Jmaica won't pay, Mr Gonsalves
Jamaica won't pay, Mr Gonsalves
If he comes knocking, Prime Minister Portia Simpson Miller must be unambiguous with Ralph Gonsalves, her Vincentian counterpart, that Jamaicans help pay the more than J$7 billion to the Indian cricket authorities from the West Indies Cricket Board (WICB).
And she must be clear that it is not because Jamaica can't afford it - which we can't. Rather, it is not an obligation of Jamaica's taxpayers, moral or otherwise. Moreover, it would send a bad signal about the conduct of industrial relations, including rewarding the impunity of the senior West Indies cricketers, whose wildcat strike and abandonment of the tour of the subcontinent led to the demand for compensation by the Indian cricket board. Further, before any regional government considers any contribution to this fund, people should know that the players who triggered the crisis, and against whom the WICB probably has a credible case in contract law, will put up some of the money, and how this is to be done.
Additionally, and before Jamaica's or the government of any other Caribbean cricketing territory engages in any money discussion with Mr Gonsalves, the WICB must tell West Indian taxpayers, and other stakeholders, the specifics of the agreement it arrived at with the striking players and their trade union, the West Indies Players Association (WIPA), facilitated by the St Vincent prime minister.
Indeed, people must be reminded that the strike was not primarily a dispute between the players and their employers, the WICB, which manages cricket in the Caribbean. It was between the players and their union, over the new wage contract and terms of employment it negotiated with the board, which it is legally mandated to do.
The players didn't like the terms because sponsorship income that the WICB used to share with selectees to senior teams is to now finance contracts with 90 players of territorial franchises, who in the past earned little or nothing from the game. The expectation of sharing the cricketing wealth around is the professionalisation of the game in the region. This, hopefully, would lead to a deeper cadre of good players and better results for the West Indies.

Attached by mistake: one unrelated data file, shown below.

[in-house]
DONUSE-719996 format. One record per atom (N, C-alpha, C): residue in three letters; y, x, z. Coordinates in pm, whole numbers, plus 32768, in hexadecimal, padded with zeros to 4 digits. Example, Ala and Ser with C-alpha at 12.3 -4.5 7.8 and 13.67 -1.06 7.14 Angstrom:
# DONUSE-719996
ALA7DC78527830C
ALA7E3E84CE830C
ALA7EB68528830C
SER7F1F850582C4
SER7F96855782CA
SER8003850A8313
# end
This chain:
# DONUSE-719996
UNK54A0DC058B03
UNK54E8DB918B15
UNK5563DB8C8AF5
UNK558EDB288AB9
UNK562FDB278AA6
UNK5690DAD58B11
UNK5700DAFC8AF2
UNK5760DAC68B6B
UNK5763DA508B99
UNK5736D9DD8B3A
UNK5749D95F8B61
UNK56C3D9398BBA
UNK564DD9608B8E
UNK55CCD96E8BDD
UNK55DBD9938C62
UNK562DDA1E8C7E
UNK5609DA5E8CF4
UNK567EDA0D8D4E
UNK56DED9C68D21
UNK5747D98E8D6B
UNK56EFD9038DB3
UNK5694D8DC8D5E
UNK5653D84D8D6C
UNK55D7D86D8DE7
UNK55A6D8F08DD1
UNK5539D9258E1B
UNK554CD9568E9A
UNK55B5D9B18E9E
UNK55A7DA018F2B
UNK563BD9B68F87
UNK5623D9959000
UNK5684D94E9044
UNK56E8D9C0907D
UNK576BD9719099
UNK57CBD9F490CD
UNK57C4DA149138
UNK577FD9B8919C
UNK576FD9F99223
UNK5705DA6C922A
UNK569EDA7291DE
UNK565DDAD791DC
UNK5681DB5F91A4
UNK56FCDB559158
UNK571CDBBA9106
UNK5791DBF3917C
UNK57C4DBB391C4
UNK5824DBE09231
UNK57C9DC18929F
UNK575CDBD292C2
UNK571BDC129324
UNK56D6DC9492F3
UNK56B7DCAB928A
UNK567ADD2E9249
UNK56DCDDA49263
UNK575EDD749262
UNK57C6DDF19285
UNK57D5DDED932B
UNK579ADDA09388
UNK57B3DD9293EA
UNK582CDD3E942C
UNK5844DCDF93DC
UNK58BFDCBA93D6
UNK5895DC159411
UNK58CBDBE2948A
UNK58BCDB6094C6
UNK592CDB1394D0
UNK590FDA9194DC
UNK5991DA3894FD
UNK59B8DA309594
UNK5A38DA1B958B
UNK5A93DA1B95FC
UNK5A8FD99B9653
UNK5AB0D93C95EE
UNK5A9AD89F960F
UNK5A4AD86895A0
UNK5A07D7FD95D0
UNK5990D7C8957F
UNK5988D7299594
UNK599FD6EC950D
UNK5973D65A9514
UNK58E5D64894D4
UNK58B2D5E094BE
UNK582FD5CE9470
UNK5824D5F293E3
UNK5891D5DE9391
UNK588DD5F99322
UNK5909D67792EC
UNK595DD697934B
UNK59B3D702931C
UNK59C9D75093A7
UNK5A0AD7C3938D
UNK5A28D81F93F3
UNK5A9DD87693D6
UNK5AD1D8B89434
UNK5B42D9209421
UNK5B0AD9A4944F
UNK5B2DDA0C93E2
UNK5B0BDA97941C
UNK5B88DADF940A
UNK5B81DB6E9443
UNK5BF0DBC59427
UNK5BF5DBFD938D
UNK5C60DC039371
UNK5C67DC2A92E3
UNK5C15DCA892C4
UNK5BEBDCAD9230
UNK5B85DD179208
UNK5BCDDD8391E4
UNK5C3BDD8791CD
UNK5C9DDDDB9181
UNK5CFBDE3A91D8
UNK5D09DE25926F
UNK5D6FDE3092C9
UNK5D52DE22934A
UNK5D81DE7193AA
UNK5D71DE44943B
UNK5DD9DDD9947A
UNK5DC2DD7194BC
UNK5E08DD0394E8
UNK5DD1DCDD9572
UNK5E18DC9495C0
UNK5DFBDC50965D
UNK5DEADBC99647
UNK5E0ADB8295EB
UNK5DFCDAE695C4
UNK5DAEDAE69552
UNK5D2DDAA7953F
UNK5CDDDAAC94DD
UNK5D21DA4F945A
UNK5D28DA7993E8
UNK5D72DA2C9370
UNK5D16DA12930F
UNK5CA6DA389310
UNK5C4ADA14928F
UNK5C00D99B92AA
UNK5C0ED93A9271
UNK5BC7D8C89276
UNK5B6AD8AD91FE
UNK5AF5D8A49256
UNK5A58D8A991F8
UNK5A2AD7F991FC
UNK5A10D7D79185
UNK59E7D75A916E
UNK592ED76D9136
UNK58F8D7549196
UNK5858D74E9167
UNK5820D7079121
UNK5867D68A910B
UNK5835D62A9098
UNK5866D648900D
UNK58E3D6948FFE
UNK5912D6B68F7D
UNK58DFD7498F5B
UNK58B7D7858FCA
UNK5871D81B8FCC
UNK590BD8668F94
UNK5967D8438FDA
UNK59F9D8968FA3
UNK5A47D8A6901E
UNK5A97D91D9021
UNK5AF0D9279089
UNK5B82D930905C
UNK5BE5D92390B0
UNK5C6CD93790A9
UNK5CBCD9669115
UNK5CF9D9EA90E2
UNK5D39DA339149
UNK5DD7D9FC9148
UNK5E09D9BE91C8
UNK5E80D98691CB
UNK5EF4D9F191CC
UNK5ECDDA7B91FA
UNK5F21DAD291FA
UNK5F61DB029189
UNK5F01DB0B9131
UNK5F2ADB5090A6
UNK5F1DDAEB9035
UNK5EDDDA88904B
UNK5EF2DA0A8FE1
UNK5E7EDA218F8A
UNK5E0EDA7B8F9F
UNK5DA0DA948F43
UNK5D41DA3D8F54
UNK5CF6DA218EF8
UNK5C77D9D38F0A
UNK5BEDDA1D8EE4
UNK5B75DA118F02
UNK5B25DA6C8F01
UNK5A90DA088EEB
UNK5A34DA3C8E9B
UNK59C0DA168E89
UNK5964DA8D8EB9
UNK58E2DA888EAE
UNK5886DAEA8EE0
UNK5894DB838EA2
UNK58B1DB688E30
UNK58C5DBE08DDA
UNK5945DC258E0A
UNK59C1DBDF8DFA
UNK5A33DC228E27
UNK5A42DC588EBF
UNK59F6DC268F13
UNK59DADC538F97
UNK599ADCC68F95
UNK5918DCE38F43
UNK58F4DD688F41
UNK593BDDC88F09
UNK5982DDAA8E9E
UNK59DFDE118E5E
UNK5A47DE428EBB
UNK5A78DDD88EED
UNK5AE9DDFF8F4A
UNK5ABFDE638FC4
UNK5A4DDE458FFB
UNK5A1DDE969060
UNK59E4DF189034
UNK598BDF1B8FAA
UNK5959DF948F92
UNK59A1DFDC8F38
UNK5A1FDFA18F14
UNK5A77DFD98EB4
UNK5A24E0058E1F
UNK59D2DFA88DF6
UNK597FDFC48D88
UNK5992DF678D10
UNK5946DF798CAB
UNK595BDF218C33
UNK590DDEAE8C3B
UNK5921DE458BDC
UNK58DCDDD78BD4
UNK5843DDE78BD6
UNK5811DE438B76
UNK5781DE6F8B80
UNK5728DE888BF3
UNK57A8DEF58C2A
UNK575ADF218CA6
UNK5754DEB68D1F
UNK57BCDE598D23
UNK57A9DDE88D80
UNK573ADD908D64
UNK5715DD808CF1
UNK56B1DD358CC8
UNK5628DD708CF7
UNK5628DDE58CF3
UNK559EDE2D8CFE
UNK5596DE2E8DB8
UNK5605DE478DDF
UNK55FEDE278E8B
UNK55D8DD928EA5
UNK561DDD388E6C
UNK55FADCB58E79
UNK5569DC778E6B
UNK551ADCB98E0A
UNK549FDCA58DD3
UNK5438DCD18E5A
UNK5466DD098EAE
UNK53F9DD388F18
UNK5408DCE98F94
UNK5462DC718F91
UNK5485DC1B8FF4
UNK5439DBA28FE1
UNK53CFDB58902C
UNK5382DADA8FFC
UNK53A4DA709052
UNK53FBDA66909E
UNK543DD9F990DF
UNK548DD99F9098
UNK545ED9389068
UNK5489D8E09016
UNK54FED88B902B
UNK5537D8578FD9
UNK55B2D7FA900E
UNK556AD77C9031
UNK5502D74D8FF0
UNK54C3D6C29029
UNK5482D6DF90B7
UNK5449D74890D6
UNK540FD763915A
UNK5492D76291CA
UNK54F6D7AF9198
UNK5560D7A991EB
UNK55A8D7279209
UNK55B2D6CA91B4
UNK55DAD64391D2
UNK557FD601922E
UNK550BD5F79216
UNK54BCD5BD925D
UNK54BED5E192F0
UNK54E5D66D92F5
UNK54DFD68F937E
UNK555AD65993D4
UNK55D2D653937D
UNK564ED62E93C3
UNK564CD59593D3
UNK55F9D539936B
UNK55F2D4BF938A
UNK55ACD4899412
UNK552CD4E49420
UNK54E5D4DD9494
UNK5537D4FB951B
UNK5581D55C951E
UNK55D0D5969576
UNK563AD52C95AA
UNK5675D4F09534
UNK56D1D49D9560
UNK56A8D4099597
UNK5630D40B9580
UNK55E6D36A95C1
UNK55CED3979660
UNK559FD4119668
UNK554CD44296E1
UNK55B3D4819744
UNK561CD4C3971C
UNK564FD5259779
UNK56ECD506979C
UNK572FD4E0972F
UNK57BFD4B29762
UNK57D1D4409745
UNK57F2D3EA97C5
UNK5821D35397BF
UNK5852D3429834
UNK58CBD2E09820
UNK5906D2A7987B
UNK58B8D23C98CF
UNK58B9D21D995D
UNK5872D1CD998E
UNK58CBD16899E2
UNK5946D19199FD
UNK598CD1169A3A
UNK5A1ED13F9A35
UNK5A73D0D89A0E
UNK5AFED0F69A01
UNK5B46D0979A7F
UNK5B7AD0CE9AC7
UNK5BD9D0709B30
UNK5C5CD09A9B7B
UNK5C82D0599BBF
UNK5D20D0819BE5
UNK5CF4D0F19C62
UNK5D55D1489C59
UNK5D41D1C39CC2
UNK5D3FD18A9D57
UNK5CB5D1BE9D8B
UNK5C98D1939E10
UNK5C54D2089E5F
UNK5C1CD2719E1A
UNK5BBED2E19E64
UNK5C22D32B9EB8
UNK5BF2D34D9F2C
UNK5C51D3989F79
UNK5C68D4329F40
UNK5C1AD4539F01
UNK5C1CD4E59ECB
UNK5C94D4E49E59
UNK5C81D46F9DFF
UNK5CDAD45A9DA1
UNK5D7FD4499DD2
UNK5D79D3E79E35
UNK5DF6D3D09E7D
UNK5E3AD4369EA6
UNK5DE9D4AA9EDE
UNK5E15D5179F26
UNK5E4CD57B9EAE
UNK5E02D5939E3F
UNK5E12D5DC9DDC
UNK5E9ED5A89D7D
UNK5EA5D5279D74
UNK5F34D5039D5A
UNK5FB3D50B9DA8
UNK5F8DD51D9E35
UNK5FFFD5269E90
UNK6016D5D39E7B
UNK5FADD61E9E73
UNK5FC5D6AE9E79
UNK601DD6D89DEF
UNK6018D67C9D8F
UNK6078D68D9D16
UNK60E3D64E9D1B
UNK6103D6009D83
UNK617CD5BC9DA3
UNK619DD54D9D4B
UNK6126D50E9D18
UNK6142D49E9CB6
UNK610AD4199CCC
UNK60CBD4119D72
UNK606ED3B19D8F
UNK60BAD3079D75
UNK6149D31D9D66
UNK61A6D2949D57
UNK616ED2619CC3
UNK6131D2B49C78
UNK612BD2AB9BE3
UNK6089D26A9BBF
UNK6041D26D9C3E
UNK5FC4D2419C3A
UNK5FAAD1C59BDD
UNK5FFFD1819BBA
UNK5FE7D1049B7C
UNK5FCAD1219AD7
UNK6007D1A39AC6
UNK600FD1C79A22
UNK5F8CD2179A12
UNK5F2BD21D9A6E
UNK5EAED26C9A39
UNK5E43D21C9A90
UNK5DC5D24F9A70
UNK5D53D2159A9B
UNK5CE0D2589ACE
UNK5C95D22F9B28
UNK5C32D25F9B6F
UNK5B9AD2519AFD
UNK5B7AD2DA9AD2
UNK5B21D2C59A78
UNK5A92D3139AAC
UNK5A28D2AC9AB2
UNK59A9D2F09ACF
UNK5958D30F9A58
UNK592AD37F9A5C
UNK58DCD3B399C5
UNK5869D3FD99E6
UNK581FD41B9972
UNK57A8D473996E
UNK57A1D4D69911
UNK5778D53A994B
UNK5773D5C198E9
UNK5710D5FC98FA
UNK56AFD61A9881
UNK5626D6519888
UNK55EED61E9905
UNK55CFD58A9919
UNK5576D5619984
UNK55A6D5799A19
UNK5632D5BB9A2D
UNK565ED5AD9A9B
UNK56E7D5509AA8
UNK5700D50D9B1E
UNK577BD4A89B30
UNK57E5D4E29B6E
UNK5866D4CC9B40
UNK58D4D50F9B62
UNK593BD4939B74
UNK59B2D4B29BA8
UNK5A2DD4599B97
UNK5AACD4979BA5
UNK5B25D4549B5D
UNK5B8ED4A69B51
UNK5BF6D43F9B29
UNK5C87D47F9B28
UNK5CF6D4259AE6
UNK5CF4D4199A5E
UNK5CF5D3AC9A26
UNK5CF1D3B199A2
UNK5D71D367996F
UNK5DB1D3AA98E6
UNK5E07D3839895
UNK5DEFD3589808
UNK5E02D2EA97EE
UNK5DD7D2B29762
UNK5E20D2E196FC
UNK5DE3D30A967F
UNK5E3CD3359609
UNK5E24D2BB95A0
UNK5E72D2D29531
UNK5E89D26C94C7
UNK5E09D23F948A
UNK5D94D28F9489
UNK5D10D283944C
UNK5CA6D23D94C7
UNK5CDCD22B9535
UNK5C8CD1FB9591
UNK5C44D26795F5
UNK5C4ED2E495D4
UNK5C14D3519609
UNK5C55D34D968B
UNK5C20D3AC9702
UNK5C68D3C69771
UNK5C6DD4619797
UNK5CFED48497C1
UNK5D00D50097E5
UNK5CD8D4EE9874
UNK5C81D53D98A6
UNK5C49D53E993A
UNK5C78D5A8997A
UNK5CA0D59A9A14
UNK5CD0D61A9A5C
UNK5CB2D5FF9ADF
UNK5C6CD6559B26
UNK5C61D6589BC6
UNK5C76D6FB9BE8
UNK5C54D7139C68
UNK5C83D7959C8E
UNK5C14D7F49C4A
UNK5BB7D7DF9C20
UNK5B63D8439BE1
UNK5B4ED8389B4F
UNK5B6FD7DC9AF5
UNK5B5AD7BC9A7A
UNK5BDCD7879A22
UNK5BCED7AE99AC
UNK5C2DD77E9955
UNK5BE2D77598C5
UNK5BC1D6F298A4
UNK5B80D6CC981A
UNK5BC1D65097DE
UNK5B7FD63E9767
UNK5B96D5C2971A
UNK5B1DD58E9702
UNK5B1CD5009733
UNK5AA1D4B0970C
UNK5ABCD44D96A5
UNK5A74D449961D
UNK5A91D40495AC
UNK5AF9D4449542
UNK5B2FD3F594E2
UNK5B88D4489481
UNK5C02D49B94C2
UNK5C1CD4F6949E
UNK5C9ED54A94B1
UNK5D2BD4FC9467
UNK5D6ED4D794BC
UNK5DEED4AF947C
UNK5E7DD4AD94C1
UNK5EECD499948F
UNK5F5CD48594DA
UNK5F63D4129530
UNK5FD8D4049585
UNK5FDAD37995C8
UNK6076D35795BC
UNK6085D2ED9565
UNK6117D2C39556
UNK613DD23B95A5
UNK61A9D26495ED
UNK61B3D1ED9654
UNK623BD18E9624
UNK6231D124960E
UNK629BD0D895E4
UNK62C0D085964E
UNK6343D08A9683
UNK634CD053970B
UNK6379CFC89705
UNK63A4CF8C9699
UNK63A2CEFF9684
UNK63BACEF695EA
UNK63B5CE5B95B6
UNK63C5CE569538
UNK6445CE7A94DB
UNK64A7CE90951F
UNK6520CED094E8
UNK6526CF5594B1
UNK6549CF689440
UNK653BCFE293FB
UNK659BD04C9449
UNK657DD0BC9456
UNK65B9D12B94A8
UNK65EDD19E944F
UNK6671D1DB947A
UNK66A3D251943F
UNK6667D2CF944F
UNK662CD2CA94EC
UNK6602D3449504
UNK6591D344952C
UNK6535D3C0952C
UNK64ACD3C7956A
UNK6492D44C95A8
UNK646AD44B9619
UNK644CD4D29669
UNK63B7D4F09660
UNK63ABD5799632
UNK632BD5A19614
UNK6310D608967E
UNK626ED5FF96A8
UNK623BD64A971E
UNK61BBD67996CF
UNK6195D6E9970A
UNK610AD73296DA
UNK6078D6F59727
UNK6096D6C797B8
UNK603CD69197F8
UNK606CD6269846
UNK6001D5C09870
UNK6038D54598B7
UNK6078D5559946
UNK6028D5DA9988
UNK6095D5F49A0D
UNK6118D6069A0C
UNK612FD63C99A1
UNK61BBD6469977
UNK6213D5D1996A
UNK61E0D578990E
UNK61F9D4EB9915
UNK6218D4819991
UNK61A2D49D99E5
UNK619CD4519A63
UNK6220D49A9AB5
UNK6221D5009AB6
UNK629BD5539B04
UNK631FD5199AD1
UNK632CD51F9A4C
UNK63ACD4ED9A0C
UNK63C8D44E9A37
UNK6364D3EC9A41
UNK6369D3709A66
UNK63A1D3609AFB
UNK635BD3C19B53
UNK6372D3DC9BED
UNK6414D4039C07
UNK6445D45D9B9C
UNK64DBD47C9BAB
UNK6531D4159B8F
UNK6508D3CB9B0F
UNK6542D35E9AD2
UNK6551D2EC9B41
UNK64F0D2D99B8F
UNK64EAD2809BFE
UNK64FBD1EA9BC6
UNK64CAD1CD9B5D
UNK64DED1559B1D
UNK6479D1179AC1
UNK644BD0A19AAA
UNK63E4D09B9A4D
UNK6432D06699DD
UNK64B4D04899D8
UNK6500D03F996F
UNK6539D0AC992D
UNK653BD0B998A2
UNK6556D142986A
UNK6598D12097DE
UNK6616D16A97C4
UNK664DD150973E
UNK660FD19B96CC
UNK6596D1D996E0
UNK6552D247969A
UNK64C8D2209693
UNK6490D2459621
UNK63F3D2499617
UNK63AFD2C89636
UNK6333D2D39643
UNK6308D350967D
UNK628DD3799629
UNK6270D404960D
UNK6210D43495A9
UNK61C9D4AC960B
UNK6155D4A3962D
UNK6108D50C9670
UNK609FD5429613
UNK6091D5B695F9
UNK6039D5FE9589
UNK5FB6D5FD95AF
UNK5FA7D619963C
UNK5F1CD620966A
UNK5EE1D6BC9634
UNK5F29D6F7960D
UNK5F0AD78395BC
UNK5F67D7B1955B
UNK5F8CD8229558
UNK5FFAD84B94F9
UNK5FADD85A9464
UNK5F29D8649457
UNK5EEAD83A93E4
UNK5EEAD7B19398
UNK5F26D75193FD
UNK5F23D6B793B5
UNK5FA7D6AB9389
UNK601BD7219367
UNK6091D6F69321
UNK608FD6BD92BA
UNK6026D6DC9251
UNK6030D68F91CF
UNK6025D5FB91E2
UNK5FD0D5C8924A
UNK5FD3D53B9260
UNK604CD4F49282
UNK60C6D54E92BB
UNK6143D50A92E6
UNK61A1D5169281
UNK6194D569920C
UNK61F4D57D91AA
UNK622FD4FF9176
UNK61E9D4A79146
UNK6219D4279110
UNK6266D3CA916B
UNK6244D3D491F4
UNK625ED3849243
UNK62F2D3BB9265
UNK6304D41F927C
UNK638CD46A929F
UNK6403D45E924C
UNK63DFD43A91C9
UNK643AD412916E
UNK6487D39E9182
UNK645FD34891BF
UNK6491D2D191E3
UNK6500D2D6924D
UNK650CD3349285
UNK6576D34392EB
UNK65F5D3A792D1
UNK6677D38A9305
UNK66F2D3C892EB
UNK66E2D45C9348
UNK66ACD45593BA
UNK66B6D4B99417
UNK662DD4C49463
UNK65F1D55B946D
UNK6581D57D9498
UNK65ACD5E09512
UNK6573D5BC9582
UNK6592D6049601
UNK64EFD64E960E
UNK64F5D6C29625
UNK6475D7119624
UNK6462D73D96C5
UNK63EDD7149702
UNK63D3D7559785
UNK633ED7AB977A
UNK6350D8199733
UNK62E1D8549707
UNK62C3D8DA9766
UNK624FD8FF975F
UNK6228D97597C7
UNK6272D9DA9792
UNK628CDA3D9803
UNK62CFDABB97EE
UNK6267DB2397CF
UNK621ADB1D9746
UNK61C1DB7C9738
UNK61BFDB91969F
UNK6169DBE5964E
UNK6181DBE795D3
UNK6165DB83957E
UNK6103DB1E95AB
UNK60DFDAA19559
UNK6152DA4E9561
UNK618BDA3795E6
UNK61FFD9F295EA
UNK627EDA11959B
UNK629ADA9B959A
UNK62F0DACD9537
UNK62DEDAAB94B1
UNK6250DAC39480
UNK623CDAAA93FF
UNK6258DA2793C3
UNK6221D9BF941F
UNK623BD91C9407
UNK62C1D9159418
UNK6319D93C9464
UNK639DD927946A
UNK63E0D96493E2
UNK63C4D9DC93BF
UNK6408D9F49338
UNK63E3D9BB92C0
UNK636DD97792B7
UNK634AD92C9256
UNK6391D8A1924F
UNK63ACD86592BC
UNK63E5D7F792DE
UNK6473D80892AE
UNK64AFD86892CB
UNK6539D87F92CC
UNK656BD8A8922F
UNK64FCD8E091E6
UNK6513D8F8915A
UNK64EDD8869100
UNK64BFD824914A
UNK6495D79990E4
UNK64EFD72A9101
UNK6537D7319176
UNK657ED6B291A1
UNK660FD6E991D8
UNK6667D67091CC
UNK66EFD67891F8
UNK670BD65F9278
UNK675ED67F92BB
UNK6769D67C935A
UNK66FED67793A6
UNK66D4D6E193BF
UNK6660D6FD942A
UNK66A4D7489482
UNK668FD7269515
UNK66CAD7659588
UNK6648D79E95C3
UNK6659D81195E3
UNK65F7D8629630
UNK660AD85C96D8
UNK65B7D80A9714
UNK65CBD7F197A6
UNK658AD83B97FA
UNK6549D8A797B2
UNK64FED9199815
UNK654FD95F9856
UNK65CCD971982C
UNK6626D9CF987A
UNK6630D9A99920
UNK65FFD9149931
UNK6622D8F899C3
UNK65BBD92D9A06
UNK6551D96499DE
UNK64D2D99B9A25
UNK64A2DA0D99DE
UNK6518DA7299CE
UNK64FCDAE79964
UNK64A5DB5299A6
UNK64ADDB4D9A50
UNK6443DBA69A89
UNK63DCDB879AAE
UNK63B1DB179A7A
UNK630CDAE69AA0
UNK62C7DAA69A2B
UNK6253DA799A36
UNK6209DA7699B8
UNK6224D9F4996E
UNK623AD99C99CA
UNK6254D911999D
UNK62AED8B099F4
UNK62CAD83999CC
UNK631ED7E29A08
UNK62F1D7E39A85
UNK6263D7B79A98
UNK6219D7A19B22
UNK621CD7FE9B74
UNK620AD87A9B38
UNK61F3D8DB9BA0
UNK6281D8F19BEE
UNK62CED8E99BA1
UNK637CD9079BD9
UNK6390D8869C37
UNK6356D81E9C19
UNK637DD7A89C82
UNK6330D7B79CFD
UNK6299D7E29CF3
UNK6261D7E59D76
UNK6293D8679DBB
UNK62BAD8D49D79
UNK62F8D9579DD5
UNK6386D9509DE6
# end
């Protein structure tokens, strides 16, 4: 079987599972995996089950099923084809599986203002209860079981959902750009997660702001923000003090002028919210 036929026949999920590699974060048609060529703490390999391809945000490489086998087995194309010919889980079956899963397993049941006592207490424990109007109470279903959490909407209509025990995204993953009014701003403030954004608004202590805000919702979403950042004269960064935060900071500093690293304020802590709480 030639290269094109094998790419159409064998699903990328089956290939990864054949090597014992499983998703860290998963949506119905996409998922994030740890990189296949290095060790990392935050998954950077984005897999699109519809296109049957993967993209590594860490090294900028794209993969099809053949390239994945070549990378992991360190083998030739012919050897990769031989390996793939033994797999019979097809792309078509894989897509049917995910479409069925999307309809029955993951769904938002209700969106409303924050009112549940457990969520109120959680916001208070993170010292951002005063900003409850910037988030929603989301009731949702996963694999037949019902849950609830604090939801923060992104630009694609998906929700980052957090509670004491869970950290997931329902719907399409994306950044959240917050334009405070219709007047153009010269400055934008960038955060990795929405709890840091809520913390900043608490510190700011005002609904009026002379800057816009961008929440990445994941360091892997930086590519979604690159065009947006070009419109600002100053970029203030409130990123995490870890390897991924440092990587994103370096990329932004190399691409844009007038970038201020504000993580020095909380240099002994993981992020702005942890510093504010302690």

That the players may not have liked the terms agreed by their union is one thing. It is another, however, with puerile arrogance, to walk out of the tour, leaving the WICB with a huge
financial obligation, which Mr Gonsalves wants taxpayers to embrace, and for the players to face no consequences for their embarrassing and financially costly display of unprofessionalism.
For all the faults of the WICB, that cannot wash!
Polygraph tests and corruption
We appreciate the government's wish, as outlined by Peter Bunting, the security minister, to, as a matter of policy, use polygraph tests to help
determine who is employed or promoted to sensitive positions in the public sector.
This would help fight corruption, the perception of which, myriad surveys show, is widespread in Jamaica, costing the country, as Mr Bunting said, many millions of dollars annually. That loss is not only in the money stolen from Government by public servants. It is, too, in the additional transactional cost of doing
business in Jamaica and in forgone investment and economic growth.
But as Mr Bunting is aware, corruption cannot be fought only at the operational level of the public sector. It starts with leadership and the tone set and environment created by the political executive. That begins with who political parties select to represent them at all levels of the political system.
We do not believe that on this front Jamaica's political parties are robust enough in attacking the culture of corruption. Does Mr Bunting?